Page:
"I hate Keystone," Thomas Friedman writes in his latest column for the New York Times, acknowledging that he'd prefer President Obama not approve a pipeline that will facilitate the extraction of dirty oil from Canada's tar sands. He makes that concession, however, only after putting forward the "crazy" (his words) proposition that the president do just that:
Obama should summon the congressional leadership to Camp David and put his own plan on the table: Offer the Republicans the Keystone XL pipeline, expanded oil drilling and fracking (but only at the highest environmental standards) and, in return, demand a revenue-neutral carbon tax, a national renewable portfolio standard that would require every utility in America to gradually introduce more renewable power, and a national California-level home building code for energy efficiency. I would also toss in incentives for expanding the share of nuclear power in our energy mix.
Never mind that fracking "at the highest environmental standards," if such a thing is even possible, could only be achieved if we slowed down the current breakneck pace of drilling. Or that the process of liquifying the natural gas derived from fracking in order to export it is more carbon intensive than keeping it for domestic use. Because even if such a deal were possible in our divided Congress, it vastly underestimates the climate crisis -- a crisis that the Obama administration laid out in its starkest ever terms Tuesday, with the release of the third National Climate Assessment. The bigger problem is the suggestion that Keystone XL, or anything else that can significantly worsen climate change, is worth trading.
"We've waited so long to take action on climate change that we now have to do pretty much everything right," Bill McKibben, the founder of 350.org and one of the most vocal anti-Keystone opponents, told Salon, when asked how he felt about the idea of the pipeline being used as a bargaining chip. "There's not much room for bargaining left."
Friedman "is correct that a price on carbon, if it was going to do any good, would have to be set high enough to keep tar sands oil, and a great deal else, in the ground," McKibben continued. That, of course, is the same thing anti-Keystone activists are attempting to accomplish.
The cost of tapping Canada's tar sands, meanwhile, is far from trivial. "The tar sands are a huge source of carbon," McKibben reiterated, "one of seven or eight around the world. We're doing our best to fight on all of them. But if you took all the economically recoverable oil out of Alberta, you'd add more than 100 parts per million carbon to the atmosphere." To put that in context, McKibben's group is named for the coal of keeping atmospheric CO2 levels at 350 ppm -- this year, they exceeded 400 ppm for the entire month of April.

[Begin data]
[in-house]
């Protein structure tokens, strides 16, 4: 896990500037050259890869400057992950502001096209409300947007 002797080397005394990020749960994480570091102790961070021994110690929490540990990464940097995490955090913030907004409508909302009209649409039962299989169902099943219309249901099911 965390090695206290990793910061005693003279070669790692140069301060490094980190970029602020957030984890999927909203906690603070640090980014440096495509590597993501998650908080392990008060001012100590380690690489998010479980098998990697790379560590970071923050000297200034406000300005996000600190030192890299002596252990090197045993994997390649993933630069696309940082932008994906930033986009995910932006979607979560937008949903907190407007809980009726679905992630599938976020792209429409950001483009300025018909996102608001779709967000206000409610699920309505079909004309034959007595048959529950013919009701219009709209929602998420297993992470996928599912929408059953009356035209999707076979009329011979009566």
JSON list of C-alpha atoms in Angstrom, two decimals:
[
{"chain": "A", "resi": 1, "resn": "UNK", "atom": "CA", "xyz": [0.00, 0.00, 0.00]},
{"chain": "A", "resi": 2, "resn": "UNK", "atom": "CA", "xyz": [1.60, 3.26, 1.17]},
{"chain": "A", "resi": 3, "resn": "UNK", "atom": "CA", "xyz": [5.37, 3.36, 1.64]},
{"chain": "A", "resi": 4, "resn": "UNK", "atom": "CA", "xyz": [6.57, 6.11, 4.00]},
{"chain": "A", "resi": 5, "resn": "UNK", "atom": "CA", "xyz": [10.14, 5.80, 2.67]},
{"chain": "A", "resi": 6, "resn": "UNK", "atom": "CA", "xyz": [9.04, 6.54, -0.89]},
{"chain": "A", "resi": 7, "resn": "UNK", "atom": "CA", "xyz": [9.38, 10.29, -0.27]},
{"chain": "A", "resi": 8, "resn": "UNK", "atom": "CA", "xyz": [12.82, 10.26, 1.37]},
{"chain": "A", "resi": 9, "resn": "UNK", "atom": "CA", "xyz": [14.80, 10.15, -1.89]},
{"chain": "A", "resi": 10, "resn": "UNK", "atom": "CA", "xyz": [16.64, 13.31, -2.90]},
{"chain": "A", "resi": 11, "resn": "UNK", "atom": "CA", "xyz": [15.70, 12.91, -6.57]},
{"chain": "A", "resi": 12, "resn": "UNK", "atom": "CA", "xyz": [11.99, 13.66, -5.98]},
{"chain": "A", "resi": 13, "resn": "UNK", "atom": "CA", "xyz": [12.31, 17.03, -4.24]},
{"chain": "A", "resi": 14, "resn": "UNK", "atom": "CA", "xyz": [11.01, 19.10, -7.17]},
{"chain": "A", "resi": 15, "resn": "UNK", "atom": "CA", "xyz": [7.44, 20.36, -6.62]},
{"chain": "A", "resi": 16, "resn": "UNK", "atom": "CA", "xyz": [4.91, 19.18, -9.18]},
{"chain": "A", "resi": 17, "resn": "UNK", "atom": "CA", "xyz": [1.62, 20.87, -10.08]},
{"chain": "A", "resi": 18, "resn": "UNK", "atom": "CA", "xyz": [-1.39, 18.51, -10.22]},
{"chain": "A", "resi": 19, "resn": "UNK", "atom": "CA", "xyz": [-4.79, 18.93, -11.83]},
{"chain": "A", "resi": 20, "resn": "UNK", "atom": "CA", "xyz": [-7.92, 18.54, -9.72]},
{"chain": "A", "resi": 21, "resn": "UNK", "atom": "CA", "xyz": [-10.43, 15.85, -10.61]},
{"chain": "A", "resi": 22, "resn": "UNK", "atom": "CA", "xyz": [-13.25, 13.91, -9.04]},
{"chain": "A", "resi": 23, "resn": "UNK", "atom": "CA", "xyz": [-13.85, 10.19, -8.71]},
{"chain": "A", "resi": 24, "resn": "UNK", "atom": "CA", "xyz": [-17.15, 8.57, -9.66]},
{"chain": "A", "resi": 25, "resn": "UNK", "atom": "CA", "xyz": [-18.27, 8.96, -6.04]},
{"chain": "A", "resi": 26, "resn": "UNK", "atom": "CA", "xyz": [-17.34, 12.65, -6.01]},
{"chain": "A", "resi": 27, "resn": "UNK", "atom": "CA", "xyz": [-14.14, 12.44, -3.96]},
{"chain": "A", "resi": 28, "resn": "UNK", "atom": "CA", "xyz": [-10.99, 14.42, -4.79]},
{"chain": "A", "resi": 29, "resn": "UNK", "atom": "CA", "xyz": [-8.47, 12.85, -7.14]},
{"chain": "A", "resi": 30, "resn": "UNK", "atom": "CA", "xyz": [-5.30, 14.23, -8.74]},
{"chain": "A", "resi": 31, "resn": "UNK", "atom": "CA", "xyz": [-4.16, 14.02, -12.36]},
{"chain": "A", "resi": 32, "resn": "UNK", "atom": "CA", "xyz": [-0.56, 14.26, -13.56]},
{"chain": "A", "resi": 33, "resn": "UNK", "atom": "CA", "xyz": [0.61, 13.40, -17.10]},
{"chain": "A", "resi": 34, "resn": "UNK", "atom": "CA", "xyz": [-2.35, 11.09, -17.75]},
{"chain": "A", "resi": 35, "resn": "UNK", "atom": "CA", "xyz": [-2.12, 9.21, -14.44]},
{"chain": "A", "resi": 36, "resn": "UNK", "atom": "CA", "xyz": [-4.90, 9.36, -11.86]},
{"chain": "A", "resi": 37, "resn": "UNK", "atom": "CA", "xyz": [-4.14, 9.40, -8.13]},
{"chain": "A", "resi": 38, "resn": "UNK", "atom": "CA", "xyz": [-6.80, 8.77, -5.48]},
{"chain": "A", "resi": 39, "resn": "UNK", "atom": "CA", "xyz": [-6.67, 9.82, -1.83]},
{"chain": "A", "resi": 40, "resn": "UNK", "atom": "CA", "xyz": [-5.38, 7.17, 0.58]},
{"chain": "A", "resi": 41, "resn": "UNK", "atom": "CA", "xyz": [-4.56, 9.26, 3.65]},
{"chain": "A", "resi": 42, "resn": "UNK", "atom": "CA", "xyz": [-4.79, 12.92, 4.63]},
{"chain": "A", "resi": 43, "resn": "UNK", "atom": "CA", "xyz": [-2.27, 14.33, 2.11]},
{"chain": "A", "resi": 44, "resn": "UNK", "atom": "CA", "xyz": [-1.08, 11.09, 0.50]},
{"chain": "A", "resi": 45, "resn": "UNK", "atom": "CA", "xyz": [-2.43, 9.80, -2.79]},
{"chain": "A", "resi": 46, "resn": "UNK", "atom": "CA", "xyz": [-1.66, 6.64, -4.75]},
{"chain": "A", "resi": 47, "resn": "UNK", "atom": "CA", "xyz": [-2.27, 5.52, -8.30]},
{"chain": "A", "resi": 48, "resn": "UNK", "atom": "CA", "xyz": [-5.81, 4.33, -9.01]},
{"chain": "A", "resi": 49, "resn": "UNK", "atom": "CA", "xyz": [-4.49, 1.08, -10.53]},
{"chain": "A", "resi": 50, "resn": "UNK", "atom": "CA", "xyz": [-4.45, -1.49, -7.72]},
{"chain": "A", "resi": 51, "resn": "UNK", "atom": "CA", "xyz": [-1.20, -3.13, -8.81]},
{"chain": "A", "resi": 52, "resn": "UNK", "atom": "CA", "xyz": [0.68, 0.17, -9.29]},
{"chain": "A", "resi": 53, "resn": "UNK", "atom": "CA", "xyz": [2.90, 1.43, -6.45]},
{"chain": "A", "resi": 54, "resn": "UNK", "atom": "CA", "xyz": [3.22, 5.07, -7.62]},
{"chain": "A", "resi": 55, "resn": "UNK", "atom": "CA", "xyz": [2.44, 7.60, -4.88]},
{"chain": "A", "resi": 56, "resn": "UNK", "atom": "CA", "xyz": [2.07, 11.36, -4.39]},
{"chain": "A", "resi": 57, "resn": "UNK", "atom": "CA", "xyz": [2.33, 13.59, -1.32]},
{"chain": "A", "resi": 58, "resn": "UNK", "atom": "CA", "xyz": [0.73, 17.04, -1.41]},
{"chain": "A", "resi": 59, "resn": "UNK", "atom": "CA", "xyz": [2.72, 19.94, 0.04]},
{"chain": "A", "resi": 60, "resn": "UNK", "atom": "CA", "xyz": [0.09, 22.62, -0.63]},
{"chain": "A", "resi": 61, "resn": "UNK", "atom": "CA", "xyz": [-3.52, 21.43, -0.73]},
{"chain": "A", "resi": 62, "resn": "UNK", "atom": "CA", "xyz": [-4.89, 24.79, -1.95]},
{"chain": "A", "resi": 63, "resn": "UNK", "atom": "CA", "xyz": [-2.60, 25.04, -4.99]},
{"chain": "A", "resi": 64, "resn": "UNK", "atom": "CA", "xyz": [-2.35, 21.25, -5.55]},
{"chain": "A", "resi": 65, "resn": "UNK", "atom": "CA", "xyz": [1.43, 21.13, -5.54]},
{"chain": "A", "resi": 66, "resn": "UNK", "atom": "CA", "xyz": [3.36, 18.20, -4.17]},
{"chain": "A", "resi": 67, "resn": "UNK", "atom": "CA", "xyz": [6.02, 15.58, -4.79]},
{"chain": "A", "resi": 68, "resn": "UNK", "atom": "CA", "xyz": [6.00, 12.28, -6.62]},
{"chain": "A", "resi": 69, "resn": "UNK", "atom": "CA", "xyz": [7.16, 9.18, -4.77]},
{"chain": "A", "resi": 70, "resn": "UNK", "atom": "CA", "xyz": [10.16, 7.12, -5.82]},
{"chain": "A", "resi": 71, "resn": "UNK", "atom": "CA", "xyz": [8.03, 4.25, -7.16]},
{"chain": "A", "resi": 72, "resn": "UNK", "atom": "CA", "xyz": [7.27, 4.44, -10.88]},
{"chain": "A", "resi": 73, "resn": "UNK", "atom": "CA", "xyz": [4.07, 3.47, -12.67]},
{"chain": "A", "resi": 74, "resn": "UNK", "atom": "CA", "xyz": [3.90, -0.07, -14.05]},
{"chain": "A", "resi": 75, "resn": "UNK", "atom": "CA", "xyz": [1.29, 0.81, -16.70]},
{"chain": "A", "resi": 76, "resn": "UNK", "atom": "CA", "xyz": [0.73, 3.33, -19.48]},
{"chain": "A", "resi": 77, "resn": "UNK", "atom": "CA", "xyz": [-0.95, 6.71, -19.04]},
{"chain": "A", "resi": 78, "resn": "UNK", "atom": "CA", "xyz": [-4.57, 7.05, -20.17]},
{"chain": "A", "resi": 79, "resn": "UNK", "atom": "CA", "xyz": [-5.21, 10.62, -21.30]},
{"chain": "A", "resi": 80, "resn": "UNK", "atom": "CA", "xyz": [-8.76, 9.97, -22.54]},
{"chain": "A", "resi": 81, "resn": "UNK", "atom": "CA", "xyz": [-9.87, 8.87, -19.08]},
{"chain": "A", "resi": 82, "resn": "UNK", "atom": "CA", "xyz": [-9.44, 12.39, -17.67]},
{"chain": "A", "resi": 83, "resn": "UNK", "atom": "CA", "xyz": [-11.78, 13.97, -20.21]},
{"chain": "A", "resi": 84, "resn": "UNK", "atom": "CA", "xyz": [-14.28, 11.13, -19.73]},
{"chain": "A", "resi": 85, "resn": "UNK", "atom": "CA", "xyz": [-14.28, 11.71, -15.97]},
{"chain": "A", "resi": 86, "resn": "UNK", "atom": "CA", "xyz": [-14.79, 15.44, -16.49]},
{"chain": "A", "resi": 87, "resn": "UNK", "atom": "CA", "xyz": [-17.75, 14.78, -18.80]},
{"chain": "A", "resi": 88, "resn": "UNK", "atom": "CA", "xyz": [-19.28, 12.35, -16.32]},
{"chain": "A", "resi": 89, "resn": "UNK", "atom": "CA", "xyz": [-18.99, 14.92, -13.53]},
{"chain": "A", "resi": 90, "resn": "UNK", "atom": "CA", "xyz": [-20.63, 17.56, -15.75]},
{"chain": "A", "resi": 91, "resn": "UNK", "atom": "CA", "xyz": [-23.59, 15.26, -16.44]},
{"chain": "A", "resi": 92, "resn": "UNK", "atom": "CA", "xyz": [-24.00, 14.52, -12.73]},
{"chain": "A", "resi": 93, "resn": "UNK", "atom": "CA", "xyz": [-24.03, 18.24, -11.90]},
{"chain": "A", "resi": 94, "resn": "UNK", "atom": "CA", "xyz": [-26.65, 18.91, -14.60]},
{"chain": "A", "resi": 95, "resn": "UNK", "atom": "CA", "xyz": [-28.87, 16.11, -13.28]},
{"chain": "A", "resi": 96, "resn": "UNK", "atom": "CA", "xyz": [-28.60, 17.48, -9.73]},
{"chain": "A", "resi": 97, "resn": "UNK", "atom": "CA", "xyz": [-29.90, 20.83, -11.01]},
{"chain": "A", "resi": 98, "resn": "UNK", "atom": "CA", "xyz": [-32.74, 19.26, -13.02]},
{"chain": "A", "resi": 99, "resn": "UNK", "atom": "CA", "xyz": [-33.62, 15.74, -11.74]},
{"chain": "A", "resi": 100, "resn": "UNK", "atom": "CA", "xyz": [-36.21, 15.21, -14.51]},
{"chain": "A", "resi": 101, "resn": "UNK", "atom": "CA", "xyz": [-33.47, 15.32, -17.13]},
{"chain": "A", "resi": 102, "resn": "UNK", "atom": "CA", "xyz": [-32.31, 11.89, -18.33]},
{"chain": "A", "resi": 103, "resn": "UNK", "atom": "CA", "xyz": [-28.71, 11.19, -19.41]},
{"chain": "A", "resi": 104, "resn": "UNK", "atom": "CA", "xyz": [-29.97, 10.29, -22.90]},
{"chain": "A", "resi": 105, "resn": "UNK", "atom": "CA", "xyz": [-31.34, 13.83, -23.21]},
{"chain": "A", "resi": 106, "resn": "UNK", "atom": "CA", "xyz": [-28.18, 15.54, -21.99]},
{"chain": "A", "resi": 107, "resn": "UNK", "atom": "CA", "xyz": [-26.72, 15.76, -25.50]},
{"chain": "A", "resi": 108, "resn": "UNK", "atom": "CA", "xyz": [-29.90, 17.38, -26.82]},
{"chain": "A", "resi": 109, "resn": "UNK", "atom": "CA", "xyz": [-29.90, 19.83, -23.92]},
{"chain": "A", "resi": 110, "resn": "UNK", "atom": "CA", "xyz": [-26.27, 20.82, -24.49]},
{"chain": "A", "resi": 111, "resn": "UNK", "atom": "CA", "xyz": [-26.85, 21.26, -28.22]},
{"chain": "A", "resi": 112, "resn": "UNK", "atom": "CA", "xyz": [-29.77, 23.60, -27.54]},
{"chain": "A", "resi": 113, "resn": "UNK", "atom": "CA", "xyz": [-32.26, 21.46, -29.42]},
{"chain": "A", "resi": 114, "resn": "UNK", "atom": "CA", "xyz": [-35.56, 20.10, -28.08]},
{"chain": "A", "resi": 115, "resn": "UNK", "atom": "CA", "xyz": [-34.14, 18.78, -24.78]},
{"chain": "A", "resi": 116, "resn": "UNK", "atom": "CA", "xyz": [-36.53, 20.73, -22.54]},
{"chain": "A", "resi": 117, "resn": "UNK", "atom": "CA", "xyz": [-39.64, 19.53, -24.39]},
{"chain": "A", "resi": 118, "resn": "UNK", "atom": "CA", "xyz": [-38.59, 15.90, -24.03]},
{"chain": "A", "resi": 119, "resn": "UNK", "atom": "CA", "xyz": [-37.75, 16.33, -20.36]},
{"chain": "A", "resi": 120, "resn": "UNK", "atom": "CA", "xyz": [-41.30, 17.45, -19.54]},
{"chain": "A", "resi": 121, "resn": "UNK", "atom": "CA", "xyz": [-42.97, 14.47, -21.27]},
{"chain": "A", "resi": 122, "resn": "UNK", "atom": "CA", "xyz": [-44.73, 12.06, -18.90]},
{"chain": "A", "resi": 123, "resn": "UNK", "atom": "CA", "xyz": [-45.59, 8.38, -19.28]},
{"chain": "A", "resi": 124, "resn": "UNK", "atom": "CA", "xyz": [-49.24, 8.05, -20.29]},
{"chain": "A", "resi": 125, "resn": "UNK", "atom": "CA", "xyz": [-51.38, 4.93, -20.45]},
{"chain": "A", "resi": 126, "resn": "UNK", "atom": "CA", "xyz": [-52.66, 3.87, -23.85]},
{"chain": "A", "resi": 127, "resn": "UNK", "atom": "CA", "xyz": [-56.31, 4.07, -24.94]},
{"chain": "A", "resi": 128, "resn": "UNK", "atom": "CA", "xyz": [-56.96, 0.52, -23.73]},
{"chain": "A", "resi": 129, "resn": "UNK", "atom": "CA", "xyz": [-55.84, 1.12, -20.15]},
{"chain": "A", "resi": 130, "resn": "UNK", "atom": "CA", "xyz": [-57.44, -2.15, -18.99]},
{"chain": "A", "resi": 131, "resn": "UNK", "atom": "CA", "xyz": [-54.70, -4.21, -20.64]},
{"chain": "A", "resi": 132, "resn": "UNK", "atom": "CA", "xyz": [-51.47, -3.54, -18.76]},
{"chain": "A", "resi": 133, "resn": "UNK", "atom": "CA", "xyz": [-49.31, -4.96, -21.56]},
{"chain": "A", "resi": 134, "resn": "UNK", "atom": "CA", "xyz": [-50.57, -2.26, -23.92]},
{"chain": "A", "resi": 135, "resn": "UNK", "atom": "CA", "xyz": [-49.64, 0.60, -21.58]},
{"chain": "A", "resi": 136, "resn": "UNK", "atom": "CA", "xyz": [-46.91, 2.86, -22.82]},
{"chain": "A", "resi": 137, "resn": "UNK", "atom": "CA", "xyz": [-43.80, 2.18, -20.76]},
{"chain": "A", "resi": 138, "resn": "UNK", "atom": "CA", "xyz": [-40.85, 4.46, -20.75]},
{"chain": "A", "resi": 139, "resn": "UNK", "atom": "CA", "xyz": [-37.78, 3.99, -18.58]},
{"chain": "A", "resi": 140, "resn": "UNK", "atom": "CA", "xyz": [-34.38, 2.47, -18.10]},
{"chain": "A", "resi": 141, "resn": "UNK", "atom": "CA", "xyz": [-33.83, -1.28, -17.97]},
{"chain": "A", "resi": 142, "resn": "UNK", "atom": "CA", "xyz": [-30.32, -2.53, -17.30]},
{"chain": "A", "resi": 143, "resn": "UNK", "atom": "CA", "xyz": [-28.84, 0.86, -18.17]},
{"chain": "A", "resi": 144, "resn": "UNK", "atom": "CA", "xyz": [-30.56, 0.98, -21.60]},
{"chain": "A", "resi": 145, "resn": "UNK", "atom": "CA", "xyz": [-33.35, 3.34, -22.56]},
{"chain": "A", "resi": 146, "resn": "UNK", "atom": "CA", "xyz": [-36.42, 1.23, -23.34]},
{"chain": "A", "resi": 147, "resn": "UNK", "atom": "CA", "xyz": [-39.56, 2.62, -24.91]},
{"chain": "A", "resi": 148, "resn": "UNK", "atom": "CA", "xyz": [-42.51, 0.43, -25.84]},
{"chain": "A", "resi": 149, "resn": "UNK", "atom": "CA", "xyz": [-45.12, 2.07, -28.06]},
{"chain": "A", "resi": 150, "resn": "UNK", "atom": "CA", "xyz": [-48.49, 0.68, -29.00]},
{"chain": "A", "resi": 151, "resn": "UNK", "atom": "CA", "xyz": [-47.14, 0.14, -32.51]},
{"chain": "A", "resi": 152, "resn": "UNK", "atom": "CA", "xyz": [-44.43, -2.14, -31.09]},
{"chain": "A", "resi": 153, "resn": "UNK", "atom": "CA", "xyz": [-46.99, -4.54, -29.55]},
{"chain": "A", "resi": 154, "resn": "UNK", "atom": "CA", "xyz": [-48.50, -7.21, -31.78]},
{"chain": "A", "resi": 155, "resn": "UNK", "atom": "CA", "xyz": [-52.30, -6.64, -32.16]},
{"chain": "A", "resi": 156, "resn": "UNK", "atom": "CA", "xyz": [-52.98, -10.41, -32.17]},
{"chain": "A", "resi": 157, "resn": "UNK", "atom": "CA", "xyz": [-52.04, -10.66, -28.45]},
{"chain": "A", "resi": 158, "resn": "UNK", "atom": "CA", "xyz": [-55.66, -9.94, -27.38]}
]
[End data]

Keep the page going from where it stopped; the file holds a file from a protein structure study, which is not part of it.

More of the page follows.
But the real problem with Friedman's Faustian bargain is that, contrary to what he suggests, it's unlikely to improve the president's image. Friedman depicts Putin as taunting Obama -- "He thinks the Americans will never be serious about energy" -- and suggests that making this sort of deal presents the president with "an ideal legacy leadership opportunity." It's true that Obama isn't perceived as being serious about energy. McKibben points to a Washington Post column by Dana Milbank, also printed Wednesday, which highlights the underlying contradiction of the administration's climate push: The president is talking more than ever about the urgency of fighting climate change from a scientific perspective, while at the same time pursuing an "all-of-the-above" energy policy that embraces the very source of the problem. Embracing even more oil and gas production will only deepen this hypocrisy.
"Even from a purely political point of view," McKibben added, "the only way we'll ever get a price on carbon is if we break the power of the fossil fuel lobby -- and Keystone's significance includes that as well. Along with divestment, it's one of the few times the movement has ever really stood up to these guys."
Not to mention that there's an additional realm of international diplomacy in which Obama must avoid appearing weak. "There's enormous significance in the potential of a world leader actually saying: 'Here's something we're not going to do because of its effect on climate,'" McKibben said. "If Obama turns down Keystone XL, he will dramatically change the equation heading into the next international climate talks in Paris," when the world's leaders will come together to reach a legally binding agreement to reduce greenhouse gases.